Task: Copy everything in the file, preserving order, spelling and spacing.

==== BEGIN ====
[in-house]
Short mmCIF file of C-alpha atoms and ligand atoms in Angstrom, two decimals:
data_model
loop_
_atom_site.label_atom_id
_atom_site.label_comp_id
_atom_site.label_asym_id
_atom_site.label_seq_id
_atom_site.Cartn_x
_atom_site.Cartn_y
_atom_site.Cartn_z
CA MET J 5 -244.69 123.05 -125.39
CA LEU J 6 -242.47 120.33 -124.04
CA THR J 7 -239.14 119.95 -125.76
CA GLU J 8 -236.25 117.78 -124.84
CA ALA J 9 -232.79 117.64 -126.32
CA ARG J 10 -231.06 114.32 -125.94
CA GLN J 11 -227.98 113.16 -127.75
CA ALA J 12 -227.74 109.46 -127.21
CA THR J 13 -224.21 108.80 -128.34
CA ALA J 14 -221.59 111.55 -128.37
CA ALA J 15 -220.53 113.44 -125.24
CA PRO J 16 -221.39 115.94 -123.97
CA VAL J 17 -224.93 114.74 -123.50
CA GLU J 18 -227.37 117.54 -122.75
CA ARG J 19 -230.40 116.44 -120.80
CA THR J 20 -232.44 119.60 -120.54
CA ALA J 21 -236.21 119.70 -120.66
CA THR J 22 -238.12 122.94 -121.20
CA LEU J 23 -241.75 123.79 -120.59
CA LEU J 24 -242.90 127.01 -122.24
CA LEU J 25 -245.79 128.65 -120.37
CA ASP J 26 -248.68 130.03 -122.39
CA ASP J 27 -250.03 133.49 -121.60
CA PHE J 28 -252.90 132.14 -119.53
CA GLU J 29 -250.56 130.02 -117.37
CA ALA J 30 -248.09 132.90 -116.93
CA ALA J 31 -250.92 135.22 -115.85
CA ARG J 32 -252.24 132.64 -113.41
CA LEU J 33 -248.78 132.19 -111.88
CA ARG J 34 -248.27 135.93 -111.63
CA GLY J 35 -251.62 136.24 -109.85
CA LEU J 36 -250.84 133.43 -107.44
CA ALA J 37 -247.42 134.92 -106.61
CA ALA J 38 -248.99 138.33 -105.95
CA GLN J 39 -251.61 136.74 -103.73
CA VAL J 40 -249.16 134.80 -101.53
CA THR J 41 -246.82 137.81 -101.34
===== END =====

[in-house]
Short mmCIF file of C-alpha atoms and ligand atoms in Angstrom, two decimals:
data_model
loop_
_atom_site.label_atom_id
_atom_site.label_comp_id
_atom_site.label_asym_id
_atom_site.label_seq_id
_atom_site.Cartn_x
_atom_site.Cartn_y
_atom_site.Cartn_z
CA MET J 5 -244.69 123.05 -125.39
CA LEU J 6 -242.47 120.33 -124.04
CA THR J 7 -239.14 119.95 -125.76
CA GLU J 8 -236.25 117.78 -124.84
CA ALA J 9 -232.79 117.64 -126.32
CA ARG J 10 -231.06 114.32 -125.94
CA GLN J 11 -227.98 113.16 -127.75
CA ALA J 12 -227.74 109.46 -127.21
CA THR J 13 -224.21 108.80 -128.34
CA ALA J 14 -221.59 111.55 -128.37
CA ALA J 15 -220.53 113.44 -125.24
CA PRO J 16 -221.39 115.94 -123.97
CA VAL J 17 -224.93 114.74 -123.50
CA GLU J 18 -227.37 117.54 -122.75
CA ARG J 19 -230.40 116.44 -120.80
CA THR J 20 -232.44 119.60 -120.54
CA ALA J 21 -236.21 119.70 -120.66
CA THR J 22 -238.12 122.94 -121.20
CA LEU J 23 -241.75 123.79 -120.59
CA LEU J 24 -242.90 127.01 -122.24
CA LEU J 25 -245.79 128.65 -120.37
CA ASP J 26 -248.68 130.03 -122.39
CA ASP J 27 -250.03 133.49 -121.60
CA PHE J 28 -252.90 132.14 -119.53
CA GLU J 29 -250.56 130.02 -117.37
CA ALA J 30 -248.09 132.90 -116.93
CA ALA J 31 -250.92 135.22 -115.85
CA ARG J 32 -252.24 132.64 -113.41
CA LEU J 33 -248.78 132.19 -111.88
CA ARG J 34 -248.27 135.93 -111.63
CA GLY J 35 -251.62 136.24 -109.85
CA LEU J 36 -250.84 133.43 -107.44
CA ALA J 37 -247.42 134.92 -106.61
CA ALA J 38 -248.99 138.33 -105.95
CA GLN J 39 -251.61 136.74 -103.73
CA VAL J 40 -249.16 134.80 -101.53
CA THR J 41 -246.82 137.81 -101.34